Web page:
It's Back! the Low-Tech Toy That Charmed Generations Past Has Kids Clack-Happy Once Again-and Parents in a Panic
Looks simple, right? A stick and a couple of plastic balls. How hard could it be? Well, hang on to your Hula-Hoops, folks, because clackers, the cacophonous contraptions absent for years but once again taking the country's kids by storm, are not merely the hottest plaything since the Slinky. They are also, as parents are reluctantly relearning, a very tough lesson in the laws of physics. As the handle shakes and the balls spin, clacking together again—and again—and again, an unfortunate class of old-timers (many of whom clacked away gleefully in their youth, though with less safe versions, known to shatter) is being reminded that for every action, there is indeed a reaction.
That's reaction as in, enough already!
"These things are driving me crazy," says Artavia Thorpe, the mother of two class-A clackers, Anissa, 10, and Marietta, 9, in Gary, Ind. "I hear them and I want to scream, 'Put those things away or I'm going to go straight up a wall.' I send the kids to the back room where you can't hear them, but they come out and then it's click, click, click all over again."
Nor is Thorpe the only adult running for clacker cover. Between Classic Items Inc., which introduced its $2 Klikas last January and now ships out 1 million a month, and Fascination Toys, which has sold more than 850,000 of the more expensive ($4.50 each) Newton's Yo-Yo since its inception four years ago, schools are also under siege. In self-defense, many are declaring the newfangled yo-yos old fashioned no-nos. "Let's face it, they're disturbing," says Glenn Own by, an administrative assistant at the Capitol Hill Cluster Schools Watkins Campus in Washington, D.C., where the ban on toys inside can't quell the clatter outside. "When you're a parent or a teacher," he adds, "there comes a time when you want your space, and you want it quiet."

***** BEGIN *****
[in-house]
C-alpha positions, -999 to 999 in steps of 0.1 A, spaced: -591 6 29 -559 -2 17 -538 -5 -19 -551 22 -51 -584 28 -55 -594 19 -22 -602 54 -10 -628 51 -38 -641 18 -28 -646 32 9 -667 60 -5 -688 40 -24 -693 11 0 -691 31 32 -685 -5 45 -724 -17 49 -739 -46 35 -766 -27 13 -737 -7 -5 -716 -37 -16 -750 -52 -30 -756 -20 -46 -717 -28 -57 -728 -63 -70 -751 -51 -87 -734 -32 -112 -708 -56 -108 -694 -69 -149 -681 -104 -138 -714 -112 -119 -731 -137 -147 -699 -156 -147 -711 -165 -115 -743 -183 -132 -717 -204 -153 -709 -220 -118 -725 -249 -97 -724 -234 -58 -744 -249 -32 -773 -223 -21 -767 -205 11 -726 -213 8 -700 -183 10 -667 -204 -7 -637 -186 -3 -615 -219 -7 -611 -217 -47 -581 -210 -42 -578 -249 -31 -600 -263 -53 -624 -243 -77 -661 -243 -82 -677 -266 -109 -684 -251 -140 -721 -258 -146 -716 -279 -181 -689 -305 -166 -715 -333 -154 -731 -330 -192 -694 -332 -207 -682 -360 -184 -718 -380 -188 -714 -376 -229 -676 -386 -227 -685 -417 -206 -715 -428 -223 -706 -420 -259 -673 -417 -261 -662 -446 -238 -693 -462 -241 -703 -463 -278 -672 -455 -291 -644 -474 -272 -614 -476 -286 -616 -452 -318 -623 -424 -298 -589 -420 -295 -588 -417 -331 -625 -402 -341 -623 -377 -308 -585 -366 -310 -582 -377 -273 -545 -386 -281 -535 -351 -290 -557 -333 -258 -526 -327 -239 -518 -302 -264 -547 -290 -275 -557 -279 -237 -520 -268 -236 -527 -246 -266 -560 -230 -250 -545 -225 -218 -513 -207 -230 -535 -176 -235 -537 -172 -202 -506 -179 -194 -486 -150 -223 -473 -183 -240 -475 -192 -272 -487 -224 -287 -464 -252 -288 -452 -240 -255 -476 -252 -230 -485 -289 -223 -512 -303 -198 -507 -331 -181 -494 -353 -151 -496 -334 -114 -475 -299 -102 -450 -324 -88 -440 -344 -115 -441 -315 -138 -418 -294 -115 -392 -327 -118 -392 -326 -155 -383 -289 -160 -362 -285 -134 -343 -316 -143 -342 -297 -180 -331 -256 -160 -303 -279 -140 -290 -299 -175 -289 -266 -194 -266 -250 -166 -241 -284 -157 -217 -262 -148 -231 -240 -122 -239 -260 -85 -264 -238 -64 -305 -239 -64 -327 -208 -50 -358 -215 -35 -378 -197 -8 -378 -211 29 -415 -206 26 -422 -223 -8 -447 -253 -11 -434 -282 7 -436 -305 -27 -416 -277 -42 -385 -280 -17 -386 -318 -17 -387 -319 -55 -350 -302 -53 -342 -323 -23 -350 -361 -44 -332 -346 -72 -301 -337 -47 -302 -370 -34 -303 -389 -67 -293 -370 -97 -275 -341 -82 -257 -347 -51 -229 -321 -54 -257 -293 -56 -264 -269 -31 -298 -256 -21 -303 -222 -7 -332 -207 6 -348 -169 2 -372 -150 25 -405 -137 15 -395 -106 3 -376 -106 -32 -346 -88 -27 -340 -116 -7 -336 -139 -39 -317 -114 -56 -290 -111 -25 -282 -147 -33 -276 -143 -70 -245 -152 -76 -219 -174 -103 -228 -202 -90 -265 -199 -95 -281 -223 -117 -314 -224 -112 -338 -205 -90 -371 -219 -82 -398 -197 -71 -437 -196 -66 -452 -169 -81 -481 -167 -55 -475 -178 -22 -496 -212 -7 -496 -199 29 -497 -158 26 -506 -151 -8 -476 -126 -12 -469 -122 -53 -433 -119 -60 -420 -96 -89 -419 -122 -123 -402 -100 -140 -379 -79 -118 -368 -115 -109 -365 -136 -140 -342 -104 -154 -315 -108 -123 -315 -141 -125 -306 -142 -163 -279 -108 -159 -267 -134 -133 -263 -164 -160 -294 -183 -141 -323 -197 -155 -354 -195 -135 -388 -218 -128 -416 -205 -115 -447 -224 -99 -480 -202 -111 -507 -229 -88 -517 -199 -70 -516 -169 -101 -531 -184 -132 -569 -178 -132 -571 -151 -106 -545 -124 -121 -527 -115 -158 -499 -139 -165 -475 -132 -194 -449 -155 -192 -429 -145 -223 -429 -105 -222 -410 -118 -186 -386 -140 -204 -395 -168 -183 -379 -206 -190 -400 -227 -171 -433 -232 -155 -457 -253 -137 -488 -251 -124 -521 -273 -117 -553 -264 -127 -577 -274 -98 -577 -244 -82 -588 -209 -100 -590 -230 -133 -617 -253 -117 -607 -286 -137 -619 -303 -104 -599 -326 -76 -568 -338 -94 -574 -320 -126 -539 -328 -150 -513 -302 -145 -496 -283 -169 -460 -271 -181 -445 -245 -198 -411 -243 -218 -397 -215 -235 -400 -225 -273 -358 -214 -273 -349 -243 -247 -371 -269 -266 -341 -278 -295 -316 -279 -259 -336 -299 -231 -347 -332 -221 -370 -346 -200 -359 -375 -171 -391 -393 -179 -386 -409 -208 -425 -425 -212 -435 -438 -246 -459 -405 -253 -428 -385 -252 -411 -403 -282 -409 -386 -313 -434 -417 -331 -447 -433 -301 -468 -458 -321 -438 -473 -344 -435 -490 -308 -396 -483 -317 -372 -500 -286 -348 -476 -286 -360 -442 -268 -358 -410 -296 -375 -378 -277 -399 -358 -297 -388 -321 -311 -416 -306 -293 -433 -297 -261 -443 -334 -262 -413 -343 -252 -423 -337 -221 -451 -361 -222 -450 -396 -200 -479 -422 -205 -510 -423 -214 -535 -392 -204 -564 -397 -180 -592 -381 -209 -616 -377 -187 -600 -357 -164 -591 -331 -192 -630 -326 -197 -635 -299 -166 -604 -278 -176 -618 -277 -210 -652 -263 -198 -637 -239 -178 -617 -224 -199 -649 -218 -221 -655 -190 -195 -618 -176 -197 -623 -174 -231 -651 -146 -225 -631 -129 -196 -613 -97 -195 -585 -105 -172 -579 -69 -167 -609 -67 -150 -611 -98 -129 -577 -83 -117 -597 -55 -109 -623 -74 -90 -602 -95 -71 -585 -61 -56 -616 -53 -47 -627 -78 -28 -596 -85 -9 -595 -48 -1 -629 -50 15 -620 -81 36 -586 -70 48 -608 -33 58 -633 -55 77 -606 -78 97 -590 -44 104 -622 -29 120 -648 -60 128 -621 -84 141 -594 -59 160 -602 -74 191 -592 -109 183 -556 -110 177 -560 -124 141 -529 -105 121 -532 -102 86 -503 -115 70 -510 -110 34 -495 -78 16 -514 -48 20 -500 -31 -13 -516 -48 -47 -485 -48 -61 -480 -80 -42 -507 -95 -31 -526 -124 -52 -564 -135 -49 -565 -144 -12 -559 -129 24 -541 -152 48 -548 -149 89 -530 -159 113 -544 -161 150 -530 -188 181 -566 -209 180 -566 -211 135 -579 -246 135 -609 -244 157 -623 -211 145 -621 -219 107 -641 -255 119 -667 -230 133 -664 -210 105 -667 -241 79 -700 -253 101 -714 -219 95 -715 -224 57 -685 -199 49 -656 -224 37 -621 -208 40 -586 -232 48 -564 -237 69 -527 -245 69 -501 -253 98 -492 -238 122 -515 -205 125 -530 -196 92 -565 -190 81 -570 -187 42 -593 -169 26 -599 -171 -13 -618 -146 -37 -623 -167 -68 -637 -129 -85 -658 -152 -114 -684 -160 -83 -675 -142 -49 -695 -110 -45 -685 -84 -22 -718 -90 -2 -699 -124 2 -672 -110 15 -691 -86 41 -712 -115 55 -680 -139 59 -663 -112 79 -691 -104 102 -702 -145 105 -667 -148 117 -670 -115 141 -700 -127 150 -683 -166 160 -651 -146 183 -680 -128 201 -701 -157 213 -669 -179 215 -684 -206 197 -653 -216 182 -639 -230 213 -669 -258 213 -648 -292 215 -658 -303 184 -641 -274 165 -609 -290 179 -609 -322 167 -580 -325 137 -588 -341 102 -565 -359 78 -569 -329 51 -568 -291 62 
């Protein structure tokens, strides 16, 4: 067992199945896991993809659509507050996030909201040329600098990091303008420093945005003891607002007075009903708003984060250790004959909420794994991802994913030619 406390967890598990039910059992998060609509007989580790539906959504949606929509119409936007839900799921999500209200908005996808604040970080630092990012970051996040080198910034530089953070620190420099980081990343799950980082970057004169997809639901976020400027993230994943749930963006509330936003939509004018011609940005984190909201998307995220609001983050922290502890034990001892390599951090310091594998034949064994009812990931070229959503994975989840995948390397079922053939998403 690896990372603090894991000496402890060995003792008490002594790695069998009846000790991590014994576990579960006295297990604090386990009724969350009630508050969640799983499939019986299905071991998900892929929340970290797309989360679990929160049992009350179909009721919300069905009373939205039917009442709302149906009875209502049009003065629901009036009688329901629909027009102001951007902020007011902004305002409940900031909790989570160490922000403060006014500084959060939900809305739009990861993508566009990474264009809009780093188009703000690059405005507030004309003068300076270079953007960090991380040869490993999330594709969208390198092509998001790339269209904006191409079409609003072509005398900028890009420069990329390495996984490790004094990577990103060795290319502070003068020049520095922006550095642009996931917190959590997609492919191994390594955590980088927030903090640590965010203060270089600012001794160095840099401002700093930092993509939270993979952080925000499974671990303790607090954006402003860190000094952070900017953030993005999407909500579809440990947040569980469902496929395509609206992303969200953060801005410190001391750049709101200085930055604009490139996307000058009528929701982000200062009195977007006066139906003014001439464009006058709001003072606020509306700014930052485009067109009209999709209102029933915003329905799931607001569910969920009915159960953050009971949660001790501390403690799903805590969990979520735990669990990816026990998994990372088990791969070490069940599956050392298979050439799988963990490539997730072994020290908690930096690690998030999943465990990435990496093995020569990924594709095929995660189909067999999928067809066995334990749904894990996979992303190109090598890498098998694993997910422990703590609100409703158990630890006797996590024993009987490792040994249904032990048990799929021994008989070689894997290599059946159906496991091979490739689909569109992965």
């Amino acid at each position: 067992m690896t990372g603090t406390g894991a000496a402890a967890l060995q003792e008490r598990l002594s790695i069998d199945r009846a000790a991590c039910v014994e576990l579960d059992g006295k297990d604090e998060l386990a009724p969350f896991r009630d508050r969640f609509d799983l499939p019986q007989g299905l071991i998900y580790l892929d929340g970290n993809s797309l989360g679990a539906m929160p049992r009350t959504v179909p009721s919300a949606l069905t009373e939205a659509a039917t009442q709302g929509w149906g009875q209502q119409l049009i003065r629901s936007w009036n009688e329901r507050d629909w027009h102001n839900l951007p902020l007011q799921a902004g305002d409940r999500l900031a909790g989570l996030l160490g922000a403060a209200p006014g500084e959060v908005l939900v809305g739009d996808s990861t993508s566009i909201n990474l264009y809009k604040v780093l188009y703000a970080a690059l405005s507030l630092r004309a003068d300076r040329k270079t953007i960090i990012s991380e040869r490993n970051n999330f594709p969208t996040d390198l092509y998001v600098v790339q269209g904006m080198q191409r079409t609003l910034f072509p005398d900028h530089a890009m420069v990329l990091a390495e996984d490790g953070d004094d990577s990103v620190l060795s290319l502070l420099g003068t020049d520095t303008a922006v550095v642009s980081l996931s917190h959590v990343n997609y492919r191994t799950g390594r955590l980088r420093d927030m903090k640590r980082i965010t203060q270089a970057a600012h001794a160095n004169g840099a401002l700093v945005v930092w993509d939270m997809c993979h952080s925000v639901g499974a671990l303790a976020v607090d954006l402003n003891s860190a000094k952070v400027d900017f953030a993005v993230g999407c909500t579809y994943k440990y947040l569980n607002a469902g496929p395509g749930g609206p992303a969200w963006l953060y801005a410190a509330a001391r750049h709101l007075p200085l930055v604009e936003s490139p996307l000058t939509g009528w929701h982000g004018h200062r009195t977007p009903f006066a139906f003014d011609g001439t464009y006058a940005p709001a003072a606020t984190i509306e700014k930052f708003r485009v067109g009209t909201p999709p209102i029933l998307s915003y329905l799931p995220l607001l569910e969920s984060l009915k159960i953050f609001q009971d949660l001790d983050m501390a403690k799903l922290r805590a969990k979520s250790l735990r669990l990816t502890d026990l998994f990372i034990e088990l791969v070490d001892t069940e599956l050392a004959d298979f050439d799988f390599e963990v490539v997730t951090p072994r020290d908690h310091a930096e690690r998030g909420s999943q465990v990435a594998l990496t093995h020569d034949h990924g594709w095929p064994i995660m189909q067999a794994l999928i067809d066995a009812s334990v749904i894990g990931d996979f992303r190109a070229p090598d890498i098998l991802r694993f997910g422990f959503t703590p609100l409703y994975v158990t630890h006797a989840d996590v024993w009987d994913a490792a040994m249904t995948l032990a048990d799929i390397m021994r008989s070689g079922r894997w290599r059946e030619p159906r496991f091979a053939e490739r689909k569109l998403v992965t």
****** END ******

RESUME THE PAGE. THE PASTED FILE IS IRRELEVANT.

Ah, but bugging the grown-ups is half the fun. "They drive my mother up the wall," gloats clacker whacker Monte Manyfield, a sixth grader from Gary. And the other half? Simple, explains Dale Brandon, an Ohio-based toy consultant. "It's just enough of a challenge, but it can be done easily by everyone." Plus, he says, it's addictive, "like doodling."
Indeed, behind closed doors, scores of not-so-youngsters are going clacker crazy, too. Take the business executive who recently marched into Adriana Ranter's toy store in La Grange Park, Ill., demanding one of those, er, "ball busters." "We have to let our energy out somewhere" he told her. And a Chicago newscaster, Joel Daley, has been caught in the clack. "It's therapy in motion," he contends. Sure—and if you can't beat "em, clack'em.
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